A few weeks ago, the friars in our community had a House Chapter, a regular meeting where we discuss fraternal or spiritual issues to grow closer and build up the fraternity. The topic was on fraternal correction: how we do lovingly approach a brother when issues arise.
Overall, it was a fantastic meeting that showed how mature every member of my house is (not always the case…) One brother brought up a story that has stuck with me for weeks. He shared how here was a friar in one house who no one could stand. He was annoying to be around, self-centered, and just problematic to live with. Finally, the brothers got together and requested the he be transferred to another house. In many ways, this part of the story is sadly not uncommon; sometimes, guys just don’t get along. No, what was striking about it was how that brother reacted. Shocked and hurt, he could only respond, “Why didn’t anyone ever tell me I was difficult to live with?”
So often, we are blind to our own weaknesses. Whether it’s because they’re difficult to spot or simply because we don’t want to see them, others are always better equipped to point out those areas within us that need the most growth. Without a community around us who is mature (and loving) enough to step in a correct us, to point out our blindspots when we can’t see them, we will go through life hurting and annoying others without a care in the world.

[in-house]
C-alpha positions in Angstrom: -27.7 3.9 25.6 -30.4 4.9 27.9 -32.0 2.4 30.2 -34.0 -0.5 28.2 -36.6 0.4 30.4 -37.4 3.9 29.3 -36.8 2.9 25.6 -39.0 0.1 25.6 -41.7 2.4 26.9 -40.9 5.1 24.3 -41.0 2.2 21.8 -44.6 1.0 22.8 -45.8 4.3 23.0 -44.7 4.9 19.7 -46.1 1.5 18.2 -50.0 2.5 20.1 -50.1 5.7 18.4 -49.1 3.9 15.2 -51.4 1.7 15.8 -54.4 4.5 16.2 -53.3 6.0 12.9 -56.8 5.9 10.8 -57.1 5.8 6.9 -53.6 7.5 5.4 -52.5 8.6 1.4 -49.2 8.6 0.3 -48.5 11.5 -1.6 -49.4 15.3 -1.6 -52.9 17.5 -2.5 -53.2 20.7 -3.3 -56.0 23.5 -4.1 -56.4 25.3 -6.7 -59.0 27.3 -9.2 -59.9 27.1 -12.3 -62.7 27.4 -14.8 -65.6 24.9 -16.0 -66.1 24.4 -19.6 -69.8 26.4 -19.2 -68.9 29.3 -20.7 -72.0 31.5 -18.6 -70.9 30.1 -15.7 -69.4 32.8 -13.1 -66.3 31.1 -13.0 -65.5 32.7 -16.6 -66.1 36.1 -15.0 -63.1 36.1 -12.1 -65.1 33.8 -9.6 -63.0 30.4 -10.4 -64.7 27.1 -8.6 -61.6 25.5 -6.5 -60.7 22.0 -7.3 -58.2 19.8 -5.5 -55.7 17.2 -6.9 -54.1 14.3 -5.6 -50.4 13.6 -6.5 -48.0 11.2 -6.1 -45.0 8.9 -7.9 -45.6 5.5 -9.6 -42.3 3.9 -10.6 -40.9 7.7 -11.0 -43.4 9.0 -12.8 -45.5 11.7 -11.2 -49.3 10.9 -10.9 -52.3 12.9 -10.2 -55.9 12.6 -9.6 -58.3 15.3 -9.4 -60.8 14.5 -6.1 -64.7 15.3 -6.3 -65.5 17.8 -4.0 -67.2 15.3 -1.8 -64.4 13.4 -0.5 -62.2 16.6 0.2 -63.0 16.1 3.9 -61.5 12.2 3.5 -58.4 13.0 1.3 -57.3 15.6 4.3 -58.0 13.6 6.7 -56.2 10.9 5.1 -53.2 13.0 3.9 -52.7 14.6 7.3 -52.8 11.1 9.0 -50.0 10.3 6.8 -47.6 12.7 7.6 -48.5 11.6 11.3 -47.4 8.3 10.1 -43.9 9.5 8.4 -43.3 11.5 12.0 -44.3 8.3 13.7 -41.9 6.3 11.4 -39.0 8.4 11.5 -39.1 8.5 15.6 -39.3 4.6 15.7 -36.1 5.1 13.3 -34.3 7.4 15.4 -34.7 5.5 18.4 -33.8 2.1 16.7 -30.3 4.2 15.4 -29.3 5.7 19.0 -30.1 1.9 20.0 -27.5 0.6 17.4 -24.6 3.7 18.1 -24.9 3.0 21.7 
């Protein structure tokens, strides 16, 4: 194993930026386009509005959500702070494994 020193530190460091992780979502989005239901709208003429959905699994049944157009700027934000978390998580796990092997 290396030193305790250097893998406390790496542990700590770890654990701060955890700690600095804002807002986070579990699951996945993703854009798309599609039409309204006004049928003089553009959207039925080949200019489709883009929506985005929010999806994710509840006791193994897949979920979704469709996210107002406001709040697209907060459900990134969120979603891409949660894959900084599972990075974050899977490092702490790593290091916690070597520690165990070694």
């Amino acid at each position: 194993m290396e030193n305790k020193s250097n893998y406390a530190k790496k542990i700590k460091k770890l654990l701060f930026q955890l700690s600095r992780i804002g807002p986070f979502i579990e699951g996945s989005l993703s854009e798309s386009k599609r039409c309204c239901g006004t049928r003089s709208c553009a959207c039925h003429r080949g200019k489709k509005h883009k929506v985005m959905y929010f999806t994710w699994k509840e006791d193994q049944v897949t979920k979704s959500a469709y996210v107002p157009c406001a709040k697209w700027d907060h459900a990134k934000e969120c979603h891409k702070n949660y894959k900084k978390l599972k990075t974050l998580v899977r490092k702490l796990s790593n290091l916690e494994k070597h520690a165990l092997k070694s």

I’m not sure about you, but ignorance is not bliss.
For so many of us, it is not that “we don’t know what we don’t know,” it’s that “we don’t even know THAT we don’t know.” We are completely oblivious (or completely deny) that there is even anything in us that needs to change.
And so before we walk away thinking that this reflection is all about others and how we need to fix them, let me bring it back to our poor brother. He was most certainly blind to things that caused trouble for him in his community, and no one can outright fault him for not seeing what he could not see, but it is not entirely up to others to take responsibility for our behavior. Knowing, of course, that we ALL have blindspots—that we all have failings we cannot see, that we all have rough edges that do not reflect the kingdom of God—it is most certainly our responsibility to have the humility to accept this in ourselves and the courage to do something about it.
How we go about that seemingly impossible process… is the topic of this week’s video.
Wow, you are asking me to walk into the uncomfortable. That is good I assume, but I am not sure that I can do it alone. I know that Jesus will walk with me, but I also need some brothers and sisters to also walk with me. Is that bad?
Russell – I think it is not bad at all! We are all on this journey together. We need each other to help us along and of course, Jesus is right there beside us.
I believe if we pray that the Father would help us to discern what our blind spots are He will allow events to happen that would bring them to surface, so that He would do the same for us to change them. We just have to listen to our hearts. It is all about discernment which is strengthened through worship of Him. I love your posts! I’ll keep you in my prayers.
Brother Casey – how the Holy Spirit is working through you! I love your posts…but this is one of my favorites!
Thank you and I pray that you may continue to have an open heart and mind that God may continue to work through you! YBIC
Does the reverse every not happen: a majority oblivious to the fact that it has misjudged an individual whom they dismiss falsely (with sincerity or through lack of courage) as the problem? Mark 14:50: “And they all deserted him and ran away.”